This past weekend I loaded up the Jamis Exile Single Speed and made the drive North to Almond, NC to one of my favorite Mt biking locations in the South east – Tsali. Tsali is a magical trail system located on one of the most amazing backdrop of The Great Smokey Mountains.

I got there late Friday afternoon, just in time to set up camp before dark. And that’s when the fun started. Hanging out by the campfire catching with friends that I haven’t seen for most of the Hot, Muggy summer we have had in the southeast.

Campfire and Niner single speed at Tsali.

One of the great things about Tsali is the ability to ride straight out of camp and onto the trails!! It is awesome to come back from a ride with perma-grin and pop open an adult beverage, heat up some food, and just hangout and chat about the ride. And fortunately it is cool enough to need a campfire in the evenings. And oddly enough, I just happened to see this picture opportunity pop-up one evening of Tad’s Niner hanging on a hook behind the campfire. We took several photos of this with various amounts of lighting on the bike.

Mouse loop overlook

The next morning we get up, eat, and get prepped to ride Mouse, followed by Thompson.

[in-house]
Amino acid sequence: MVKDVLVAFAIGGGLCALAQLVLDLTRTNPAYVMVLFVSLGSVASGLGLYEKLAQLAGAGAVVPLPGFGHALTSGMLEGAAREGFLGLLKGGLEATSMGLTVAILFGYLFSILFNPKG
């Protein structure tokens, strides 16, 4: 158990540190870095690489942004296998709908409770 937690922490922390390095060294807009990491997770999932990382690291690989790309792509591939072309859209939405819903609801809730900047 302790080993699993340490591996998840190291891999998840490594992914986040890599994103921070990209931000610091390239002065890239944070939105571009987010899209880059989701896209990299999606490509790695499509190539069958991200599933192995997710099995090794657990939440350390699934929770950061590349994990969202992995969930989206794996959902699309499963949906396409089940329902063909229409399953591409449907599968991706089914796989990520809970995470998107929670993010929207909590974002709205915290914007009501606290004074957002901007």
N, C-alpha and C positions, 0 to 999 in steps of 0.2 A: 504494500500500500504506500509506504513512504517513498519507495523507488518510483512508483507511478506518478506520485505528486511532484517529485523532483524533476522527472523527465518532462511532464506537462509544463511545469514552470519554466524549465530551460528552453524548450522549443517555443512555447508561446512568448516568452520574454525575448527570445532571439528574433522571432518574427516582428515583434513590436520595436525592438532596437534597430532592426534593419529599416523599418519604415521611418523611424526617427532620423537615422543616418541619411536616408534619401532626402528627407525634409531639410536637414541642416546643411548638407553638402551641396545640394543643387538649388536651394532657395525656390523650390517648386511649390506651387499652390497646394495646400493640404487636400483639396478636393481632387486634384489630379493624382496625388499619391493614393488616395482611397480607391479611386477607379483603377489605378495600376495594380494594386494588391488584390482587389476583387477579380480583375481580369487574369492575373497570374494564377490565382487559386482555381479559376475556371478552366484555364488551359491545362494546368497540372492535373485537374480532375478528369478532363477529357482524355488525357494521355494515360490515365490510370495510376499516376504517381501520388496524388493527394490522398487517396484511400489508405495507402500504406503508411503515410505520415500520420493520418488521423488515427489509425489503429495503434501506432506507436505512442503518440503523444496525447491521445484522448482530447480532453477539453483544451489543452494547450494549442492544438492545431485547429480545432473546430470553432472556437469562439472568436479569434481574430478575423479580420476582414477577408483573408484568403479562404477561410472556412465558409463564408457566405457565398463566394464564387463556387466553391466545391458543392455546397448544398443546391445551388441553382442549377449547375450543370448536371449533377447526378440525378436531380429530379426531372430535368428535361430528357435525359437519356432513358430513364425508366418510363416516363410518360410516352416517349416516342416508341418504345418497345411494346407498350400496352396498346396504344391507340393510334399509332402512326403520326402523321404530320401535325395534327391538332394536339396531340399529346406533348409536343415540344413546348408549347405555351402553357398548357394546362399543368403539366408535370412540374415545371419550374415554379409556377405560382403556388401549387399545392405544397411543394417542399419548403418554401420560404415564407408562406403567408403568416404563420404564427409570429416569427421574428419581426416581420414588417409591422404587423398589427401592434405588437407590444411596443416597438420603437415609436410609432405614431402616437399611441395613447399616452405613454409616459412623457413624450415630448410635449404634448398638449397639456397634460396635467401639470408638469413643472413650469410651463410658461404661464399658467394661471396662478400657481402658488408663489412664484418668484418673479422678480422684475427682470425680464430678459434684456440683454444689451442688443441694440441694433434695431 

I honestly can’t remember much about riding mouse – but for some reason I seem to remember everything about riding Thompson, especially the finishing stretch down to the camping area. This is a longer downhill section with just enough twists, berms and turns to keep you on your toes.

Of course, since I brought a good friend who had never been here, I made sure that we got to each overlook. And Lady Luck was on our side as it was a peak leaf viewing weekend at altitudes above 4,000 feet.

The next day we headed out to ride Left loop. This such a great section of easy paced trail that followed along the edge of Fontana Lake. It gets challenging in a couple sections due to the narrow trail along the slate rock.

Lake Fontana, Left loop at Tsali.

From the overlook on the left loop, we headed over to the Right loop. This Right loop takes you from the overlook level back down to the lake level & then back to the Tsali parking lot.

All the trails are quite groomed at Tsali, but what makes them so much fun is the speed and maintaining your momentum on the berms in the corners. Running the Jamis Single Speed at Tsali was Great! I ran a 32×20 gear, and although it seemed a bit on the easy side a couple of places, for several of the climbs I was glad I wasn’t running a smaller cog. Any place that was flat or downhill & straight enough that I wanted more gearing didn’t last long enough to really warrant a bigger gear. And I was surprised to find on the couple of climbs that I had to get off the bike (don’t say walk) was where a rider in front of me caused me to loose momentum or the rear wheel spun out on me.

This wasn’t my first weekend at Tsali, but I think I got much better pictures this time!